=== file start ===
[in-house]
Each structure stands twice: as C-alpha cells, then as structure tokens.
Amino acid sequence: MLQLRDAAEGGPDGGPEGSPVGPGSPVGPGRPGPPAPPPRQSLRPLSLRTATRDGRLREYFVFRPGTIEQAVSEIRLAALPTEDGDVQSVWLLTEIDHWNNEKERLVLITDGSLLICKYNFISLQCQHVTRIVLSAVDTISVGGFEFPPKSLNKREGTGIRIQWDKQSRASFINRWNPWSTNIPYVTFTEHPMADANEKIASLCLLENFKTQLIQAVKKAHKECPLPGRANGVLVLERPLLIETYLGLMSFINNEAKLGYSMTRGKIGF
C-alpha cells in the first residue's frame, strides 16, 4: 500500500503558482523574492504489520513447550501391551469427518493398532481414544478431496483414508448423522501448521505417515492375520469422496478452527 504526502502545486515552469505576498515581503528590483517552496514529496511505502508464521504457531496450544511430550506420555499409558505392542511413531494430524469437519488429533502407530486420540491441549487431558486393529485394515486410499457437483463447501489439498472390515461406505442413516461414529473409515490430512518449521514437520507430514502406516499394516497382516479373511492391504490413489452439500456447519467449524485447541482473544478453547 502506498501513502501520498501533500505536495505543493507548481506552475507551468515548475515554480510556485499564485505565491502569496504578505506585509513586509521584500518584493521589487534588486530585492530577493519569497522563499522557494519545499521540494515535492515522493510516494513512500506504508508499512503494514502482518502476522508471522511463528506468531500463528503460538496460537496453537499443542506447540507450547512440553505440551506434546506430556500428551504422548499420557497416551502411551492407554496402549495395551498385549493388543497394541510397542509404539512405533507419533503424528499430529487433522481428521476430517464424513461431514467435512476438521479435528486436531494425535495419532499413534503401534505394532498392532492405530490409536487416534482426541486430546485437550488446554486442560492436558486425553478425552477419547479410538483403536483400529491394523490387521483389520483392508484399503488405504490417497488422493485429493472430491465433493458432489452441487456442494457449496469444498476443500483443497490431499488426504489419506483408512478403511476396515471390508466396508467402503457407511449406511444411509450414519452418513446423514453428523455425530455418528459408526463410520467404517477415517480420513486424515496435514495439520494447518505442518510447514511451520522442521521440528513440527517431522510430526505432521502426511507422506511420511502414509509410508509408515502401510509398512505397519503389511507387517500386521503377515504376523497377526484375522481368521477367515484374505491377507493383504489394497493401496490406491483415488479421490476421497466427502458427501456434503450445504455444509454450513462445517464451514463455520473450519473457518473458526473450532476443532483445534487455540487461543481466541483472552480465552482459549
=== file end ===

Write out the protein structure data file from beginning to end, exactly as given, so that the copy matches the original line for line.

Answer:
[in-house]
Each structure stands twice: as C-alpha cells, then as structure tokens.
Amino acid sequence: MLQLRDAAEGGPDGGPEGSPVGPGSPVGPGRPGPPAPPPRQSLRPLSLRTATRDGRLREYFVFRPGTIEQAVSEIRLAALPTEDGDVQSVWLLTEIDHWNNEKERLVLITDGSLLICKYNFISLQCQHVTRIVLSAVDTISVGGFEFPPKSLNKREGTGIRIQWDKQSRASFINRWNPWSTNIPYVTFTEHPMADANEKIASLCLLENFKTQLIQAVKKAHKECPLPGRANGVLVLERPLLIETYLGLMSFINNEAKLGYSMTRGKIGF
C-alpha cells in the first residue's frame, strides 16, 4: 500500500503558482523574492504489520513447550501391551469427518493398532481414544478431496483414508448423522501448521505417515492375520469422496478452527 504526502502545486515552469505576498515581503528590483517552496514529496511505502508464521504457531496450544511430550506420555499409558505392542511413531494430524469437519488429533502407530486420540491441549487431558486393529485394515486410499457437483463447501489439498472390515461406505442413516461414529473409515490430512518449521514437520507430514502406516499394516497382516479373511492391504490413489452439500456447519467449524485447541482473544478453547 502506498501513502501520498501533500505536495505543493507548481506552475507551468515548475515554480510556485499564485505565491502569496504578505506585509513586509521584500518584493521589487534588486530585492530577493519569497522563499522557494519545499521540494515535492515522493510516494513512500506504508508499512503494514502482518502476522508471522511463528506468531500463528503460538496460537496453537499443542506447540507450547512440553505440551506434546506430556500428551504422548499420557497416551502411551492407554496402549495395551498385549493388543497394541510397542509404539512405533507419533503424528499430529487433522481428521476430517464424513461431514467435512476438521479435528486436531494425535495419532499413534503401534505394532498392532492405530490409536487416534482426541486430546485437550488446554486442560492436558486425553478425552477419547479410538483403536483400529491394523490387521483389520483392508484399503488405504490417497488422493485429493472430491465433493458432489452441487456442494457449496469444498476443500483443497490431499488426504489419506483408512478403511476396515471390508466396508467402503457407511449406511444411509450414519452418513446423514453428523455425530455418528459408526463410520467404517477415517480420513486424515496435514495439520494447518505442518510447514511451520522442521521440528513440527517431522510430526505432521502426511507422506511420511502414509509410508509408515502401510509398512505397519503389511507387517500386521503377515504376523497377526484375522481368521477367515484374505491377507493383504489394497493401496490406491483415488479421490476421497466427502458427501456434503450445504455444509454450513462445517464451514463455520473450519473457518473458526473450532476443532483445534487455540487461543481466541483472552480465552482459549